Houses are built to stay upright. We eat in them, sleep in them, we produce trash that goes out, and we purchase goods that come in. But when there’s an earthquake, houses that are less structurally sound may collapse. If the house is destroyed, the normal equilibrium of things going in and out changes. New products and services are brought in to rebuild the house. Old products and services become less essential for a time.
The old balance gives way to a new normal.
The same thing happens in economics. When an economic shock hits, markets change. Models that worked before the shock become less useful in explaining, for example, how long a recession will last and how long it will take for economies to recover.
New research in Nature Communications offers a model based on classical physics concepts that can better inform how policy makers respond to economic shocks and how journalists cover them.
“The economy is based on inventing new things, on financing new things, on selling new things, on buying those things, on using these things, and all of these steps are always happening on networks,” says Stefan Thurner, one of the co-authors and president of Complexity Science Hub Vienna, an international research institute. “Networks of balance, networks of distribution, and networks of consumers. So almost anything in the economy works on networks — but in economics these networks have been ignored up until now.”
Applying classical physics to macroeconomics
Economic shocks happen as surely as the sun rises. The researchers borrowed a physics concept called linear response theory to develop an economic susceptibility matrix that can more precisely predict how economies recover from shocks. Using the matrix, the authors identify countries and industrial sectors most susceptible to economic shocks, such as a recession or trade war.
Linear response theory explains how an external force affects a physical system. Think of a house of cards on a tray. Nudge the tray and see which cards move. “If a tiny nudge moves certain cards, you might conclude that those are the first to fall if the tray was pushed harder,” the authors write. With data from the World Input-Output Database covering 2000 to 2014, the authors developed a model that shows how countries and sectors respond when their economic house of cards is nudged — or shocked.
Tariffs: Like throwing a boulder into a lake
Shocks ripple through economic and industrial sectors. The Trump administration’s tariffs last summer on European steel and aluminum represent an economic shock on trade between the U.S. and the European Union. But the effects of those tariffs extend beyond imports and exports of metal.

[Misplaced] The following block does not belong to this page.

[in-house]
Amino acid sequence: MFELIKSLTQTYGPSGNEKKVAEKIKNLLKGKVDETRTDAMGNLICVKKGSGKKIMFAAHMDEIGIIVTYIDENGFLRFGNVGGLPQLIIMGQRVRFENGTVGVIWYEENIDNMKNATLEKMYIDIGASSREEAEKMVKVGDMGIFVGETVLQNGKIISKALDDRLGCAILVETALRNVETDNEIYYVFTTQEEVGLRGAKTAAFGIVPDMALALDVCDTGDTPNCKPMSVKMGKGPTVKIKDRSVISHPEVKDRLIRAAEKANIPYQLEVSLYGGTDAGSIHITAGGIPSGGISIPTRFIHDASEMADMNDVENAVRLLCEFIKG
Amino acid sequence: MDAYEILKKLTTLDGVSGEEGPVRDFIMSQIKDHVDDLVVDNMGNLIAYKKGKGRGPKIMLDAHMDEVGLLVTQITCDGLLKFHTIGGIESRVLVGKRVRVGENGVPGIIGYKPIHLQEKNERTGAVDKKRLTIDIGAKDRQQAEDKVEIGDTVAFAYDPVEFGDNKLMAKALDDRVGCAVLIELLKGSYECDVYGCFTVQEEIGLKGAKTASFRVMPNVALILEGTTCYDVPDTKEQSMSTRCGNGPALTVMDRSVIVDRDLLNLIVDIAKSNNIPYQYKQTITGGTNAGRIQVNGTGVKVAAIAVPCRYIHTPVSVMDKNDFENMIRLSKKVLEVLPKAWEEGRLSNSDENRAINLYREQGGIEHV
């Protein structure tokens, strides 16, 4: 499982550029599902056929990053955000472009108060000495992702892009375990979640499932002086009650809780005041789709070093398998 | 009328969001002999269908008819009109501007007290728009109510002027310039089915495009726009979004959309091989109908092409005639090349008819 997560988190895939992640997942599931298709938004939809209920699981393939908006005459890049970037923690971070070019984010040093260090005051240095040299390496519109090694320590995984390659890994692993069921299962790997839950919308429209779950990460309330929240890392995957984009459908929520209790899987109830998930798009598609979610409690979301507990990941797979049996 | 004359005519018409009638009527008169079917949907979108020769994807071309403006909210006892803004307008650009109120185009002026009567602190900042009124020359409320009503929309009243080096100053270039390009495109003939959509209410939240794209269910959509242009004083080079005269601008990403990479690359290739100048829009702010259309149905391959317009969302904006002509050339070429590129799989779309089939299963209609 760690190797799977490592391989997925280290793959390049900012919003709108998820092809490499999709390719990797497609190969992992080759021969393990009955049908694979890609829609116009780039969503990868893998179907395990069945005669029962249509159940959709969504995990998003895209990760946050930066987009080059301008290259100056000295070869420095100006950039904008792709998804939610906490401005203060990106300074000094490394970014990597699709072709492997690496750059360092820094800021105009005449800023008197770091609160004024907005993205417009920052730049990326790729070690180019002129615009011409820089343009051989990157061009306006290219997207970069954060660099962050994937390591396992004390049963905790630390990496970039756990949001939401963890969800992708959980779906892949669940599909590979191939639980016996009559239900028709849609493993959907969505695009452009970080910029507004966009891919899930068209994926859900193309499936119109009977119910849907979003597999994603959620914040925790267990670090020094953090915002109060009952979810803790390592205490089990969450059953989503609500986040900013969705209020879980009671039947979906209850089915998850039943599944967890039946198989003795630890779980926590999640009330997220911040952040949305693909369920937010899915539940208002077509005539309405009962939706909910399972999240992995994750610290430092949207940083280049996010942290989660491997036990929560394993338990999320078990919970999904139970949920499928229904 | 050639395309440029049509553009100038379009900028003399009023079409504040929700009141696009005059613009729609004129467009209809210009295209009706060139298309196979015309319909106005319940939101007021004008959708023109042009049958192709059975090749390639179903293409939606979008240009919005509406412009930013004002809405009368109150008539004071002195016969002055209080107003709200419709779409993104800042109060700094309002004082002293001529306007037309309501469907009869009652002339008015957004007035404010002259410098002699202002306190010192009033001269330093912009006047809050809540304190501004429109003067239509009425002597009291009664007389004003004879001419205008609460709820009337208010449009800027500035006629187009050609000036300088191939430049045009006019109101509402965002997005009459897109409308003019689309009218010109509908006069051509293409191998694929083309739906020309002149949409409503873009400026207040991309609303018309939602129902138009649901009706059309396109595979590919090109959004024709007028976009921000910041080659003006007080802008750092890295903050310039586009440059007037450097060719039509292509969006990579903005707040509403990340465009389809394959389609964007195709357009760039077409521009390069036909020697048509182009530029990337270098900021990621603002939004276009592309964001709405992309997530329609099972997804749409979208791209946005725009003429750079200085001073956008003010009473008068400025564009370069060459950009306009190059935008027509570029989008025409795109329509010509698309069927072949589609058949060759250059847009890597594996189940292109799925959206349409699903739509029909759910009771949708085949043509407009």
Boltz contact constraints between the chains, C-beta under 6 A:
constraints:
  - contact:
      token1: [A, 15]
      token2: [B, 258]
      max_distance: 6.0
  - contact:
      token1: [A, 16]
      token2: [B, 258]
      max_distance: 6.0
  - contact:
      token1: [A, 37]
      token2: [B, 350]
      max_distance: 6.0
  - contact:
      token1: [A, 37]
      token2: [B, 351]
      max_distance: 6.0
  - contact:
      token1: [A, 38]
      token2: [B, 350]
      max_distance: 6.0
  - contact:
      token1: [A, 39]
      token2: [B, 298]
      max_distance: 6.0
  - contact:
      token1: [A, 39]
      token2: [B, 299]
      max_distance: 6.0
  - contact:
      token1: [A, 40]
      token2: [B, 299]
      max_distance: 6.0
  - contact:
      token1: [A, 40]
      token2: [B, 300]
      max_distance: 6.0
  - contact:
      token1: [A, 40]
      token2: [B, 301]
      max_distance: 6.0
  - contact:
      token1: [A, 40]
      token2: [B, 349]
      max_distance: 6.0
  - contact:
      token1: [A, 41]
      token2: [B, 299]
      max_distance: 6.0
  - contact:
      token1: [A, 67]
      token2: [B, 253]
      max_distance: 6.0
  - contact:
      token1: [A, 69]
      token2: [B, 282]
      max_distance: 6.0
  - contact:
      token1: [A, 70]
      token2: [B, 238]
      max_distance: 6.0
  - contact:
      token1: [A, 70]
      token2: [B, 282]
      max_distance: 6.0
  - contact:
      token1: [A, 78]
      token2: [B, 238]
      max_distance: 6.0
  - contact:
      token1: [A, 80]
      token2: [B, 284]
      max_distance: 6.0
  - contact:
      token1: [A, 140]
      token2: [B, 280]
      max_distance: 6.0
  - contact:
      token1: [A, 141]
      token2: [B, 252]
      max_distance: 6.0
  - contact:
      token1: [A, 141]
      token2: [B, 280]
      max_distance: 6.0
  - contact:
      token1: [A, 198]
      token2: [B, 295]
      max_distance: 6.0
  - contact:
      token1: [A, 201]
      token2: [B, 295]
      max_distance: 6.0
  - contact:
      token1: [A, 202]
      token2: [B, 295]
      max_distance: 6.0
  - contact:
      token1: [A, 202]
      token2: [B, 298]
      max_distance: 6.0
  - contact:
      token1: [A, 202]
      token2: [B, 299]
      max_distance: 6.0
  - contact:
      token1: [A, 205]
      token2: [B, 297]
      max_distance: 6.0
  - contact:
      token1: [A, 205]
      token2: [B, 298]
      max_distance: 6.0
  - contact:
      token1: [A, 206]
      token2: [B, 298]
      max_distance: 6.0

The authors estimate that there is less energy being used in Europe because the tariffs are leading to less metal production. Because there is less demand for European steel and aluminum in the U.S., they estimate more of those metals are available at lower prices for European companies that make things like cars, computers and electronics. The authors estimate negative effects for U.S. sectors that rely on metals — such as car production or fabricated metal — and positive effects for the electricity sector, land transportation and wholesale trade.
“The primary effect is that Europeans are sending less stuff to the U.S. so it is a deduction of exports,” Thurner says. “But there are secondary consequences. If you don’t export so much aluminum, the aluminum price goes down a little bit. So if you build things out of aluminum, like cars, you can produce those things cheaper. If you look at electricity, which you need to produce aluminum, if you are producing less aluminum, electricity will go down. And when you do this sector by sector, the interesting thing is for most European countries the secondary effects are all positive, sometimes strongly positive. So you have to subtract these secondary effects from the primary effects — it’s really surprising.”
One limitation of the model is that it does not account for prices. In real life, companies can respond to economic shocks by adjusting production and prices.
Countries and sectors susceptible to economic shock
The authors examined more than a decade of input and output data across 43 countries and 56 sectors to understand which parts of country-level economies tend to be most and least affected by economic shock. Some sectors, such as manufacturing and construction, rebounded quickly. Scientific research, air and water transportation and transportation equipment manufacturers were also less affected by economic shocks. Other sectors, such as public administration, real estate, health and wholesale trade were especially shocked.
“We are extracting a network out of the data and you can think of a network as how different industry sectors in the different countries are connected to each other,” Thurner says. “If you shock that network, you see how shocks propagate through the network.”
The authors suggest that countries that are least susceptible to economic shock — Croatia, Greece, Malta, and Luxembourg — have more production concentrated in a smaller number of sectors. Four of the five BRICS countries — Brazil, Russia, India, and China — rank as particularly susceptible. (The researchers excluded South Africa, the fifth country, because of data quality issues.) The authors suggest that above-average growth in those four countries was not built on “resilient economic production structures.”
Insight for journalists
The major takeaway for journalists is that they understand that national and global economies are connected, Thurner says. Economies are not siloed monoliths, and they are almost never in equilibrium.
“The economy is always out of equilibrium,” Thurner says. “Maybe a day or week it is in equilibrium. But in the long run, the economy would be dead if nothing would ever go off. The whole thing is driven by non-equilibrium.”